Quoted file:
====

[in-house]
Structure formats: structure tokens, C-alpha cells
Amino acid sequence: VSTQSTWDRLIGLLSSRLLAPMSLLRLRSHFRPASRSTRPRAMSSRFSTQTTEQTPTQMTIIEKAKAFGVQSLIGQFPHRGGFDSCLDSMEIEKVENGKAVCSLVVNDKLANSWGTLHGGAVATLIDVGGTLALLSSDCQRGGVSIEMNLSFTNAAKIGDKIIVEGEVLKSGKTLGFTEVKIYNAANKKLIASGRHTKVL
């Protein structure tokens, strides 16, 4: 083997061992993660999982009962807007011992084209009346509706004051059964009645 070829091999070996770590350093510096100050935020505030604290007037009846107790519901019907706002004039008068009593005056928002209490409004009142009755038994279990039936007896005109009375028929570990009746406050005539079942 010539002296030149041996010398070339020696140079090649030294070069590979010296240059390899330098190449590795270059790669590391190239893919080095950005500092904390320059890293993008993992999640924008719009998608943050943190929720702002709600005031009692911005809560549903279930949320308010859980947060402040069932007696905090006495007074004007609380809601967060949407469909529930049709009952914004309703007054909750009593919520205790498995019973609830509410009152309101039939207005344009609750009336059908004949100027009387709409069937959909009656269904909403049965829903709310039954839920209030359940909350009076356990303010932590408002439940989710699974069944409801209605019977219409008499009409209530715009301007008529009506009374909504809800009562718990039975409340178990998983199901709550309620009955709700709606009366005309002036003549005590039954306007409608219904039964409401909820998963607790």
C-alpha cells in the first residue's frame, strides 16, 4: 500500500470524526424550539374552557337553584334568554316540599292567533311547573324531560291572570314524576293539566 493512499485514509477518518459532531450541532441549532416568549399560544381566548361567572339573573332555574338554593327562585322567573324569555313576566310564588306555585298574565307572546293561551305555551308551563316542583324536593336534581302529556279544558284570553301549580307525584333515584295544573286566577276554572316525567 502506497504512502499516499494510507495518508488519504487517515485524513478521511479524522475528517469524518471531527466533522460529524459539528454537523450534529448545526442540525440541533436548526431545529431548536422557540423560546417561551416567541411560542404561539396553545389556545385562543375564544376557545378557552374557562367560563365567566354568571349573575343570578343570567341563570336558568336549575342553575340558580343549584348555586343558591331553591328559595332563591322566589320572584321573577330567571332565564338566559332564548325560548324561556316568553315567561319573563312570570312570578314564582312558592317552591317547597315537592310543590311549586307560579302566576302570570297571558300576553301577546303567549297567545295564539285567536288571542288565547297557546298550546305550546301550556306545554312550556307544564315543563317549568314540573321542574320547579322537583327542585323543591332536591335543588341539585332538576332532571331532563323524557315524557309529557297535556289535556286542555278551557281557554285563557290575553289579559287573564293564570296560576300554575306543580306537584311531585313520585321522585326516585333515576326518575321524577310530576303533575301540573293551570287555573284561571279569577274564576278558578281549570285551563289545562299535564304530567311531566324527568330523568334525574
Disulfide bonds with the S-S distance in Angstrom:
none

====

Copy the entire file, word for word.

[in-house]
Structure formats: structure tokens, C-alpha cells
Amino acid sequence: VSTQSTWDRLIGLLSSRLLAPMSLLRLRSHFRPASRSTRPRAMSSRFSTQTTEQTPTQMTIIEKAKAFGVQSLIGQFPHRGGFDSCLDSMEIEKVENGKAVCSLVVNDKLANSWGTLHGGAVATLIDVGGTLALLSSDCQRGGVSIEMNLSFTNAAKIGDKIIVEGEVLKSGKTLGFTEVKIYNAANKKLIASGRHTKVL
């Protein structure tokens, strides 16, 4: 083997061992993660999982009962807007011992084209009346509706004051059964009645 070829091999070996770590350093510096100050935020505030604290007037009846107790519901019907706002004039008068009593005056928002209490409004009142009755038994279990039936007896005109009375028929570990009746406050005539079942 010539002296030149041996010398070339020696140079090649030294070069590979010296240059390899330098190449590795270059790669590391190239893919080095950005500092904390320059890293993008993992999640924008719009998608943050943190929720702002709600005031009692911005809560549903279930949320308010859980947060402040069932007696905090006495007074004007609380809601967060949407469909529930049709009952914004309703007054909750009593919520205790498995019973609830509410009152309101039939207005344009609750009336059908004949100027009387709409069937959909009656269904909403049965829903709310039954839920209030359940909350009076356990303010932590408002439940989710699974069944409801209605019977219409008499009409209530715009301007008529009506009374909504809800009562718990039975409340178990998983199901709550309620009955709700709606009366005309002036003549005590039954306007409608219904039964409401909820998963607790």
C-alpha cells in the first residue's frame, strides 16, 4: 500500500470524526424550539374552557337553584334568554316540599292567533311547573324531560291572570314524576293539566 493512499485514509477518518459532531450541532441549532416568549399560544381566548361567572339573573332555574338554593327562585322567573324569555313576566310564588306555585298574565307572546293561551305555551308551563316542583324536593336534581302529556279544558284570553301549580307525584333515584295544573286566577276554572316525567 502506497504512502499516499494510507495518508488519504487517515485524513478521511479524522475528517469524518471531527466533522460529524459539528454537523450534529448545526442540525440541533436548526431545529431548536422557540423560546417561551416567541411560542404561539396553545389556545385562543375564544376557545378557552374557562367560563365567566354568571349573575343570578343570567341563570336558568336549575342553575340558580343549584348555586343558591331553591328559595332563591322566589320572584321573577330567571332565564338566559332564548325560548324561556316568553315567561319573563312570570312570578314564582312558592317552591317547597315537592310543590311549586307560579302566576302570570297571558300576553301577546303567549297567545295564539285567536288571542288565547297557546298550546305550546301550556306545554312550556307544564315543563317549568314540573321542574320547579322537583327542585323543591332536591335543588341539585332538576332532571331532563323524557315524557309529557297535556289535556286542555278551557281557554285563557290575553289579559287573564293564570296560576300554575306543580306537584311531585313520585321522585326516585333515576326518575321524577310530576303533575301540573293551570287555573284561571279569577274564576278558578281549570285551563289545562299535564304530567311531566324527568330523568334525574
Disulfide bonds with the S-S distance in Angstrom:
none